The richness of the iris texture and its variability across individuals make it a useful biometric trait for personal authentication. One of the key stages in classical iris recognition is the normalization process, where the annular iris region is mapped to a dimensionless pseudo-polar coordinate system. This process results in a rectangular structure that can be used to compensate for differences in scale and variations in pupil size. Most iris recognition methods in the literature adopt linear sampling in the radial and angular directions when performing iris normalization.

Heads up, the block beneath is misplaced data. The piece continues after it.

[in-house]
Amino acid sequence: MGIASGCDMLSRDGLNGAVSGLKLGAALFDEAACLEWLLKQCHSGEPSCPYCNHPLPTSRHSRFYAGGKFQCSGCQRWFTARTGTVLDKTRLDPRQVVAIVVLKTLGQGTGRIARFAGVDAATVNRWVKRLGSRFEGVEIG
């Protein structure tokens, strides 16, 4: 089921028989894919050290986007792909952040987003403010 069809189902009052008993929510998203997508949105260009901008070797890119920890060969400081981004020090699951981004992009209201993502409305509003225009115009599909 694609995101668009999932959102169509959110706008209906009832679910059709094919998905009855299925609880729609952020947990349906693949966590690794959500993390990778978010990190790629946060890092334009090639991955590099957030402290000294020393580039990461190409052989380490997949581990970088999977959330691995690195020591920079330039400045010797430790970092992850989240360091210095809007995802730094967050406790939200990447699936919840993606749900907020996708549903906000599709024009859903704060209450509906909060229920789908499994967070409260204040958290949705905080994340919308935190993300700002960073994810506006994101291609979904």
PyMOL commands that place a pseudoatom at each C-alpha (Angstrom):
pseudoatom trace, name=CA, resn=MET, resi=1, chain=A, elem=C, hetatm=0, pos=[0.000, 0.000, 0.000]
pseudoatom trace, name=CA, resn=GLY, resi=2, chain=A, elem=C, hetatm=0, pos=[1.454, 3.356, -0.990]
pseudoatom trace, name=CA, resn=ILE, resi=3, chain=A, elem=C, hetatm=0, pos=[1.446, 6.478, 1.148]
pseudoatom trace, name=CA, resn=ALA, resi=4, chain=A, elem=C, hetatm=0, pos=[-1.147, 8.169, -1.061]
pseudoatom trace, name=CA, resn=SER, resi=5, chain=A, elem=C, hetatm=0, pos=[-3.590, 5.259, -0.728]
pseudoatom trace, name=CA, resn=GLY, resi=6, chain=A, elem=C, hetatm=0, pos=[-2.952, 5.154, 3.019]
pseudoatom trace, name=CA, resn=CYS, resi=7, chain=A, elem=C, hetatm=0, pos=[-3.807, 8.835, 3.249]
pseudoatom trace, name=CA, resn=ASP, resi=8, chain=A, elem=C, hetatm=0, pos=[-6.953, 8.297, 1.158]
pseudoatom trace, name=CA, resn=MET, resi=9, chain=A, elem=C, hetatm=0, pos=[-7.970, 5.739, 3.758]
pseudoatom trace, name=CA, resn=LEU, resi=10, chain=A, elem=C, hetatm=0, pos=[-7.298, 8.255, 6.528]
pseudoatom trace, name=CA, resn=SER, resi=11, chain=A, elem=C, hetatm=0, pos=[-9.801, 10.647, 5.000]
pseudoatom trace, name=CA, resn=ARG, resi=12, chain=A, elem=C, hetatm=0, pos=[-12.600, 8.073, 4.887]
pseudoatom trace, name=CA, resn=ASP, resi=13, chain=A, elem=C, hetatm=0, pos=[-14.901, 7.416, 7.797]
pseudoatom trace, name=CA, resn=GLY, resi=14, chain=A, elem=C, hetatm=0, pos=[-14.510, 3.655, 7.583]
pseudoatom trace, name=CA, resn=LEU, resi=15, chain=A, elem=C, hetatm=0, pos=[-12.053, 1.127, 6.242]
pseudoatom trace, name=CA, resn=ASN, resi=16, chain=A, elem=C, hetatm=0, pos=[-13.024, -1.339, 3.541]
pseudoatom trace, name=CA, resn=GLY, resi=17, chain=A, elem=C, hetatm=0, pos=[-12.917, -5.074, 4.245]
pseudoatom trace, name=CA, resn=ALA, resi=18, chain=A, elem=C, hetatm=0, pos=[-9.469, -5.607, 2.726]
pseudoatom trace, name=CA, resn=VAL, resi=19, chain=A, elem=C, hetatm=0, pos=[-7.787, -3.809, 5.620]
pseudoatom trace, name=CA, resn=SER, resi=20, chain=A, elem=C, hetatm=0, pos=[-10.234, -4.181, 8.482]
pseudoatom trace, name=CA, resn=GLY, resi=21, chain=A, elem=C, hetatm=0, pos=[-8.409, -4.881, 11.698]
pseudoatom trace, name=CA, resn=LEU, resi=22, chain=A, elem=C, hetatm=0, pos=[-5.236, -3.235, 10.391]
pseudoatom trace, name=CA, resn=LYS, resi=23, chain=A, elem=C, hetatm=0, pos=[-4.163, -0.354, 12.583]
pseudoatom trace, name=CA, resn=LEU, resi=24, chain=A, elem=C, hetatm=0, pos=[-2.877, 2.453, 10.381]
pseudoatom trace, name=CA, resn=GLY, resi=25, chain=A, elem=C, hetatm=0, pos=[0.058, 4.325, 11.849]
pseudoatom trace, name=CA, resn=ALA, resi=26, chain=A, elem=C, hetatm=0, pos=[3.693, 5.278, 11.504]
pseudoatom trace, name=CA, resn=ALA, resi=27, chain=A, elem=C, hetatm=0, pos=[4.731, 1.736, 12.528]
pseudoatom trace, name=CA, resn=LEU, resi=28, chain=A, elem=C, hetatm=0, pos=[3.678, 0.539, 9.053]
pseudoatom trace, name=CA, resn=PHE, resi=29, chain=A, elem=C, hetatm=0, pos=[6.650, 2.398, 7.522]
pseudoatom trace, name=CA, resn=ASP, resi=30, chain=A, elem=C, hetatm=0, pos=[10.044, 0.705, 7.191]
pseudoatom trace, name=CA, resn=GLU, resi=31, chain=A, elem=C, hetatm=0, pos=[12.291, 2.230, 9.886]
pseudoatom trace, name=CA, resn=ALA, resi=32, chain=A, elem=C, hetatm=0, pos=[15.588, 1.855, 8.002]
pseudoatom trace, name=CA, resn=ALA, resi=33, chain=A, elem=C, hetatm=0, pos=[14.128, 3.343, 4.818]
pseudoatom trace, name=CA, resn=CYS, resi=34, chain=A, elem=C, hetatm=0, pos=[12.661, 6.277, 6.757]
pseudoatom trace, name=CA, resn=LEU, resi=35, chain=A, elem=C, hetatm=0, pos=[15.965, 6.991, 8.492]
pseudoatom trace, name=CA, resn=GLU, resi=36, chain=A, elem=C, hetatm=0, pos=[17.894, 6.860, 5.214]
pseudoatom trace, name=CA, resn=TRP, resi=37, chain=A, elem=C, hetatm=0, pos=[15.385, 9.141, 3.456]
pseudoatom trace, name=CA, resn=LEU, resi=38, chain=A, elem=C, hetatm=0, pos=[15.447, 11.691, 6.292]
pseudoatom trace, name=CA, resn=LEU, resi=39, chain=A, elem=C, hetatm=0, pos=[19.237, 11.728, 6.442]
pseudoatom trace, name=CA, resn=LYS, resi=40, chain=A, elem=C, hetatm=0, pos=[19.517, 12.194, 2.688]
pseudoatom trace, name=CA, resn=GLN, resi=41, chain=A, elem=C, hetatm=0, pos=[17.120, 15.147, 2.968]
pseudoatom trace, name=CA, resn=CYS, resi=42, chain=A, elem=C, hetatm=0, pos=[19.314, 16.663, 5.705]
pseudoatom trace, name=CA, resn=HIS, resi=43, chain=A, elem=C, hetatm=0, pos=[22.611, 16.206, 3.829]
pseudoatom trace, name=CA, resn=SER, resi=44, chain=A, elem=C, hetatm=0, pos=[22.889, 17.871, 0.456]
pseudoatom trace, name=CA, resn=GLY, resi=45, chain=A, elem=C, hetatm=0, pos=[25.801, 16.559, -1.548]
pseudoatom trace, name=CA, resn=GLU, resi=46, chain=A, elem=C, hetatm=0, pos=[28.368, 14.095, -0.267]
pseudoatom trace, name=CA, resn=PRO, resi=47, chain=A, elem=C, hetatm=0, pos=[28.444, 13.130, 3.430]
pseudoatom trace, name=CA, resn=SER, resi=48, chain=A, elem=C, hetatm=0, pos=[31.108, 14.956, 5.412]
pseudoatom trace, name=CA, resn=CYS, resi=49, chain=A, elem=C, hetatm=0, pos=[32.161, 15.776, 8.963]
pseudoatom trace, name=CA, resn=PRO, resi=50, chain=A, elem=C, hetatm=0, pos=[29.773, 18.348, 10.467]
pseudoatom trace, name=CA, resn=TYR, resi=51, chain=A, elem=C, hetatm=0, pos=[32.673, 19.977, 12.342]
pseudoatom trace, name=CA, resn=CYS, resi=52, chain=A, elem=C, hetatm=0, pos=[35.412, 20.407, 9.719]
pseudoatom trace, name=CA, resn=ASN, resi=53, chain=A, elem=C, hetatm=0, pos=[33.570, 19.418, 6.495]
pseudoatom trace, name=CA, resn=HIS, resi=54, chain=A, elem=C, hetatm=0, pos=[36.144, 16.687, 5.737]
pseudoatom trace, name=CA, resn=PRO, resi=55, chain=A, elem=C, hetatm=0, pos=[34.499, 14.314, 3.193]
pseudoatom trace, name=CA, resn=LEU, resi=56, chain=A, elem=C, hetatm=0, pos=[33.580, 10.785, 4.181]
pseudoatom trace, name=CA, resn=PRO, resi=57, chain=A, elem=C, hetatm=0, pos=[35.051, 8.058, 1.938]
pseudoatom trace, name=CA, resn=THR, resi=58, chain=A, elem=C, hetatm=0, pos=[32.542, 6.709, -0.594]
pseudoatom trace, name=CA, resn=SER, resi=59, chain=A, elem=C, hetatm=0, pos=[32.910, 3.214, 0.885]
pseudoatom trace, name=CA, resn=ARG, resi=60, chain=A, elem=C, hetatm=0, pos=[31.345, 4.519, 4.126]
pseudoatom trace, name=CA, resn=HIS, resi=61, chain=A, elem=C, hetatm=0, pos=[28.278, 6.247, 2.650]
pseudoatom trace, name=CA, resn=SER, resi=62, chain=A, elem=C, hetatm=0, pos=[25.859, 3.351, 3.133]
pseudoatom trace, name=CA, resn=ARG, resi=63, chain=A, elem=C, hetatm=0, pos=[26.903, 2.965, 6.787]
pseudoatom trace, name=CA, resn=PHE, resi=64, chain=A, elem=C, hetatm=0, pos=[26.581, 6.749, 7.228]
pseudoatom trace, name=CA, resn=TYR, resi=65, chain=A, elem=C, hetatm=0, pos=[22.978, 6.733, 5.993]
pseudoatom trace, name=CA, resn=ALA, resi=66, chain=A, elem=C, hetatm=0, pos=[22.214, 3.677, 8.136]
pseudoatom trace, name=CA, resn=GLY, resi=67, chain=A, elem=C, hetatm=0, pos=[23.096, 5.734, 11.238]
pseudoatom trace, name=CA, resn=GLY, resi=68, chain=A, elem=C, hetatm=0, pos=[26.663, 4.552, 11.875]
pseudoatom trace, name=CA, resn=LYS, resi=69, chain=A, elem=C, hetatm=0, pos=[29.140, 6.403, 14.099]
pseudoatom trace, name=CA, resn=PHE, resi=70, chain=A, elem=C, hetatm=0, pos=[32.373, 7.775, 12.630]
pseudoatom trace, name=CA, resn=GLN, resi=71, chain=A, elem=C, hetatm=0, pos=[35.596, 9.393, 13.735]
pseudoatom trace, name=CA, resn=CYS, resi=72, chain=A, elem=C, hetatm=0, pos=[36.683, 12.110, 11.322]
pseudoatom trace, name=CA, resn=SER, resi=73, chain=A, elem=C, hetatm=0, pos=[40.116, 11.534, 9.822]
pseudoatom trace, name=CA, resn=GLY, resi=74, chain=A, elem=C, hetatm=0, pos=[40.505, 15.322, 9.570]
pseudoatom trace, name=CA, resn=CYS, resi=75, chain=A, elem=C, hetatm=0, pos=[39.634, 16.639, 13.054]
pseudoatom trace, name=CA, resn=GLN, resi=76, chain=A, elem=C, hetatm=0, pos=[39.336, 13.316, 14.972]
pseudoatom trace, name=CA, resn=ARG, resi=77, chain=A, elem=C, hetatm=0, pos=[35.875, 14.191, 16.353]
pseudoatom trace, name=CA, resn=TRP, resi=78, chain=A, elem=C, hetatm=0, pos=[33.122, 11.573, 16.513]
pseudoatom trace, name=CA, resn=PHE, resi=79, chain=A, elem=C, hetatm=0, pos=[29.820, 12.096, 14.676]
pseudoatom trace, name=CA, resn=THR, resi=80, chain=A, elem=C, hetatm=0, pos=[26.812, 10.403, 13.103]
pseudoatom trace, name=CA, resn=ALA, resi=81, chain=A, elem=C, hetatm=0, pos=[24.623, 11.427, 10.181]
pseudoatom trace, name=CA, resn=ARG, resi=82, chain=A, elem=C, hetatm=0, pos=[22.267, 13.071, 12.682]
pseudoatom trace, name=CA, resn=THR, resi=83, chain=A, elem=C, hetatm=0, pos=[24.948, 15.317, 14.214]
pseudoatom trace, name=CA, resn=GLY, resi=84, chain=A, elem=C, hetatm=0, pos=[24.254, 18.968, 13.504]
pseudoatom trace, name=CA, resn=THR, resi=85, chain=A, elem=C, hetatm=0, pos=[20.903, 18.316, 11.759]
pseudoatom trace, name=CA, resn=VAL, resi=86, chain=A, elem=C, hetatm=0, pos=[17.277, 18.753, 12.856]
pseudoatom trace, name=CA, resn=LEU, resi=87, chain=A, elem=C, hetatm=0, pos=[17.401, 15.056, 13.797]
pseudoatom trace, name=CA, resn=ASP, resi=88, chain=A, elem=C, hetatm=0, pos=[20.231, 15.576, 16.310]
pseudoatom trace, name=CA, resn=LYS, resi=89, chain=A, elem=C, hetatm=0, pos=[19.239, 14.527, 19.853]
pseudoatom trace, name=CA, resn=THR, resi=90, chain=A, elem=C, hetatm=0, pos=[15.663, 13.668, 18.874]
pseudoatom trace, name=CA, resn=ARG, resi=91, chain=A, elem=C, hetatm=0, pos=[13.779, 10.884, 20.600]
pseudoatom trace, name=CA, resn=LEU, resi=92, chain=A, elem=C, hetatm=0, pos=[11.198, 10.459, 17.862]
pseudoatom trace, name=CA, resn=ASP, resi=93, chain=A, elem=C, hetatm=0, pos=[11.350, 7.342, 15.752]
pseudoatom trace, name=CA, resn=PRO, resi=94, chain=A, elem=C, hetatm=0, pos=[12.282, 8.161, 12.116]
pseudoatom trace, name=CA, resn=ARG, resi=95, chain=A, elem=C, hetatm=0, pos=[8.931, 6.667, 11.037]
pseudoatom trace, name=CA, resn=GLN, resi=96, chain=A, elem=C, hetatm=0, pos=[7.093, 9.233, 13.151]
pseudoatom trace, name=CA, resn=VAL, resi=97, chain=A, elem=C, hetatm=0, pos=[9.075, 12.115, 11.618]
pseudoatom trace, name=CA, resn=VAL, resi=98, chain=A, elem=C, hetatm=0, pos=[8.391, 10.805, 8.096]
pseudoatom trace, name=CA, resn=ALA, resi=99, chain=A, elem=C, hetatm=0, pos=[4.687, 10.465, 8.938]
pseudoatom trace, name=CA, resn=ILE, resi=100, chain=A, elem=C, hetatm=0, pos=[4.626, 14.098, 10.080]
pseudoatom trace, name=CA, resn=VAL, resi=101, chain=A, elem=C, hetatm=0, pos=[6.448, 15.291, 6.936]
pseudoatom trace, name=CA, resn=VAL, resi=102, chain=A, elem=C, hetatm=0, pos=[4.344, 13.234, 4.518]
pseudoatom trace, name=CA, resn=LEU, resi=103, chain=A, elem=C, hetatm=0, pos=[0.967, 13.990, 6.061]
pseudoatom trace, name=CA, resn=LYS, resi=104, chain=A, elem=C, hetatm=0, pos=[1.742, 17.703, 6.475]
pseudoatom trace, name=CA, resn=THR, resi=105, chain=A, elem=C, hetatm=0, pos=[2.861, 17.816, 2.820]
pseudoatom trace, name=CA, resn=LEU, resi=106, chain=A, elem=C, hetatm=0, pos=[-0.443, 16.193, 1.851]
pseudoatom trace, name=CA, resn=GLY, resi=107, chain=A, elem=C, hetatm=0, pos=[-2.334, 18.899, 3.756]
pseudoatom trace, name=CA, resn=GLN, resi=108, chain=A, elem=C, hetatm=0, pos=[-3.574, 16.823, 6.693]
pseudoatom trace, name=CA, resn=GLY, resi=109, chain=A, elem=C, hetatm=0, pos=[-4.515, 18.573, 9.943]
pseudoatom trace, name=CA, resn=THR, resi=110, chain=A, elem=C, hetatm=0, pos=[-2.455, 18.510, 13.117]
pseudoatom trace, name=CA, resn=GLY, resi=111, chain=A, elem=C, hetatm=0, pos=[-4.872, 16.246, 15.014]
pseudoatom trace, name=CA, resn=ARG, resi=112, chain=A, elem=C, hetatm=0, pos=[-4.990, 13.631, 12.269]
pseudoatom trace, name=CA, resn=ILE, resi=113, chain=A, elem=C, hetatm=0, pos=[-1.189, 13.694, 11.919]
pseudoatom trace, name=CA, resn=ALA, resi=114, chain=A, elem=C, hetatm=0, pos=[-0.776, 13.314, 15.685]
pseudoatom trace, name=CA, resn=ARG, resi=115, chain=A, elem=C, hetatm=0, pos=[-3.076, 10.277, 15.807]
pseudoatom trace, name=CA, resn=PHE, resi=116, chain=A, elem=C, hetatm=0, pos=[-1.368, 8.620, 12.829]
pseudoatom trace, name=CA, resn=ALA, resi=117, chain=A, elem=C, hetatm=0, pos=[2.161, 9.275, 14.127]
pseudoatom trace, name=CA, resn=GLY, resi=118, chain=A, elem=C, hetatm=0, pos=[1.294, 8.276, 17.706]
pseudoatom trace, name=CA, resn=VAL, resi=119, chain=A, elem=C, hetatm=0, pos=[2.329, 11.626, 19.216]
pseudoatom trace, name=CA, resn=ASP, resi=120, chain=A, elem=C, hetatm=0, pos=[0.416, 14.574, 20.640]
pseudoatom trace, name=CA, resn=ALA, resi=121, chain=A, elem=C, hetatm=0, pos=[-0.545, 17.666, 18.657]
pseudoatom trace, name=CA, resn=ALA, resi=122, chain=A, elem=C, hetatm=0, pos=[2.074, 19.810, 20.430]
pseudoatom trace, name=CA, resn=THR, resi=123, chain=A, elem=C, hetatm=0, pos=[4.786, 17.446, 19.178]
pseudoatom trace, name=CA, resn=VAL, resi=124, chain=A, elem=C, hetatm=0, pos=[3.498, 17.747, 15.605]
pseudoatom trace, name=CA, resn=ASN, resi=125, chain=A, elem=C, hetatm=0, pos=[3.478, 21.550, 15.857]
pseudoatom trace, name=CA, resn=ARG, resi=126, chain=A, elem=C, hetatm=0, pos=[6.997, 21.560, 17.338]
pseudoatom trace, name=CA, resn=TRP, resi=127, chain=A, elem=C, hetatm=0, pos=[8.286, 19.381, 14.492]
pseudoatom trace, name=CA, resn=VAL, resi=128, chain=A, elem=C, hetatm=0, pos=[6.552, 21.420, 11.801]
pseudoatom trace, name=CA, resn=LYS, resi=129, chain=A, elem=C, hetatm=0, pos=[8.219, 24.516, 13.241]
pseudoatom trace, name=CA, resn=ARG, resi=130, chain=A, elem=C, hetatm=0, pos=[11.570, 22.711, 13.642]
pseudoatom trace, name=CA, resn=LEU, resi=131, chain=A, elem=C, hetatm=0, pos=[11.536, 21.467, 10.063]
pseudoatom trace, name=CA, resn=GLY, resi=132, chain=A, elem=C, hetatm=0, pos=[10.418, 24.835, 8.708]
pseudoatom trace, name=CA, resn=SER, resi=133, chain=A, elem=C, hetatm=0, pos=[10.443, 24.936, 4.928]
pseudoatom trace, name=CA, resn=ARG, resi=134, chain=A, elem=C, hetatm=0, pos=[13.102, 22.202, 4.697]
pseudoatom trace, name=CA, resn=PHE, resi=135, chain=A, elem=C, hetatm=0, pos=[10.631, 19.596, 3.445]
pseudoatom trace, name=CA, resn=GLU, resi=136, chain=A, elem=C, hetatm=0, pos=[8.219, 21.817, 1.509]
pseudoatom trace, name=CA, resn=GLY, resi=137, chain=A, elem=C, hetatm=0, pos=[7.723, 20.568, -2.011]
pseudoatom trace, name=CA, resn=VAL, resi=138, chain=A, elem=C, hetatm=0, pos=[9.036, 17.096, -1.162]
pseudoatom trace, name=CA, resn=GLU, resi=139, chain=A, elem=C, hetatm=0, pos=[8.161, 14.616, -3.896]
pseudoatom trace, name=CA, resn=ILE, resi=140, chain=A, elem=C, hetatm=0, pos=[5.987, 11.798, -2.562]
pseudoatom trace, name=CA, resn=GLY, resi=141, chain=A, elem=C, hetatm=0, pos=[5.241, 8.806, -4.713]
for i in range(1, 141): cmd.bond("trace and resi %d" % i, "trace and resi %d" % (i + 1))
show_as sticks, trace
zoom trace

In this paper, a biomechanical model of theiris is used to define a novel nonlinear normalization scheme that improves iris recognition accuracy under different degrees of pupil dilation. The proposed biomechanical model is used to predict the radial displacement of any point in the iris at a given dilation level, and this information is incorporated in the normalization process. Experimental results on the WVU pupil light reflex database (WVU-PLR) indicate the efficacy of the proposed technique, especially when matching iris images with large differences in pupil size.